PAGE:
Now, the most common way of interpreting this parable in our day is as an invitation; an invitation to stewardship.  It’s an invitation to be generous, especially in our giving to the church, by using our “talents.” And if we use them well, if we take seriously the great responsibility God has place upon us to use our time, talent, and treasure to the glory of God, then good things happen. Using our God given talents will bring amazing growth in us, as well as in the Reign of God. But if we bury them, leave them unexercised, we’ll end up out in the cold.[ii]

And this view makes sense. If we put this teaching into its historical context we find that a “talent” was an incredible fortune—the equivalent of ten to twenty years’ wages. So, the characters in this story weren’t dealing with a trivial amount of money, they were given a great responsibility. As a matter of fact, I read an interpretation this week that says this story should be called “The Parable of the Fortune Funds.” Because in the author’s estimation this parable is finally about investing profits and gaining commissions! It’s about earning rewards.[iii]

But is this really the nature of God? Does the Parable of the Talents boil down dollars and cents for the treasury? As Jesus nears the end of his earthly life, would he really be urging his disciples to invest their money well? Probably not. So, logic dictates that there must be “something more”[iv] going on here; some deeper message for us to hear today? And that “something more” I would contend is grace. Specifically, prevenient grace.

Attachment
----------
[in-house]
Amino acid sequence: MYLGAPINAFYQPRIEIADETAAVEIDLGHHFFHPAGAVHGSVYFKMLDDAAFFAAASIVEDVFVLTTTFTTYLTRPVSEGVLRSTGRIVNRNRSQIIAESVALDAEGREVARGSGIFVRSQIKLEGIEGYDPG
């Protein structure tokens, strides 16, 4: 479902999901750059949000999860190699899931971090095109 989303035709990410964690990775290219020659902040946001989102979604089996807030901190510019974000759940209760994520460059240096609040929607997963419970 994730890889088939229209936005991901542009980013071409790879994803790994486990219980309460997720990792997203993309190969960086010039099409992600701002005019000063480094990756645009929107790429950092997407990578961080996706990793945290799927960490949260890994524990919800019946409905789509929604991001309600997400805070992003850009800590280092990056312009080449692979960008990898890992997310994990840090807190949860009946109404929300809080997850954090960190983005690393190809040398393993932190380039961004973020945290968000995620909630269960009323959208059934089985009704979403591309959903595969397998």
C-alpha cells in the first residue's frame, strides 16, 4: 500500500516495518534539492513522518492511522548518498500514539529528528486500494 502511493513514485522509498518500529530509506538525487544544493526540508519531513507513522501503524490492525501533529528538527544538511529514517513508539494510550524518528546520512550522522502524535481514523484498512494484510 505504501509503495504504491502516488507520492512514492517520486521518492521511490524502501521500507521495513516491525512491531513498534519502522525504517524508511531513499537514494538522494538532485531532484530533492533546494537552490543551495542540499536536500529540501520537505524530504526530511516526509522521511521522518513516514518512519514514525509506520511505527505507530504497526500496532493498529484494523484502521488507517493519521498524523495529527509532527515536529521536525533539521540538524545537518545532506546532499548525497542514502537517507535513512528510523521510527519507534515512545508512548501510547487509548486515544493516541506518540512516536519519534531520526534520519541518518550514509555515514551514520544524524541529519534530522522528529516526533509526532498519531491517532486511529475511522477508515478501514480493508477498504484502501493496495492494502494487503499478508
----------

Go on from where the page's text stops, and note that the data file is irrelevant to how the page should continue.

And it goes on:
So, what is prevenient grace and what in the world does it have to the parable of the talents? Well, let’s start with prevenient grace. Prevenient grace refers to the grace of God in a person’s life that precedes a human decision. In other words, it’s when God shows love to an individual without any consideration of the good or bad things she or he may have done. And furthermore, prevenient grace allows a person to engage their God-given freewill to choose the liberation offered by God in Jesus Christ. Simply put, the grace of God is demonstrated by God’s unconditional love for all people.  Prevenient grace is the vehicle that brings this unconditional love to us. All we need to do is accept it. And once we’ve accepted it, Jesus encourages us to share it.

It’s kind of like being invited to a birthday party.  Prevenient grace is like the invitation that comes in the mail.  It’s not the party itself, rather it’s the vehicle through which you are being offered the opportunity to join the party.  God’s grace would be the party itself. Now, you have the option to go to the party or decline.  Freewill allows you to be the one who makes the decision.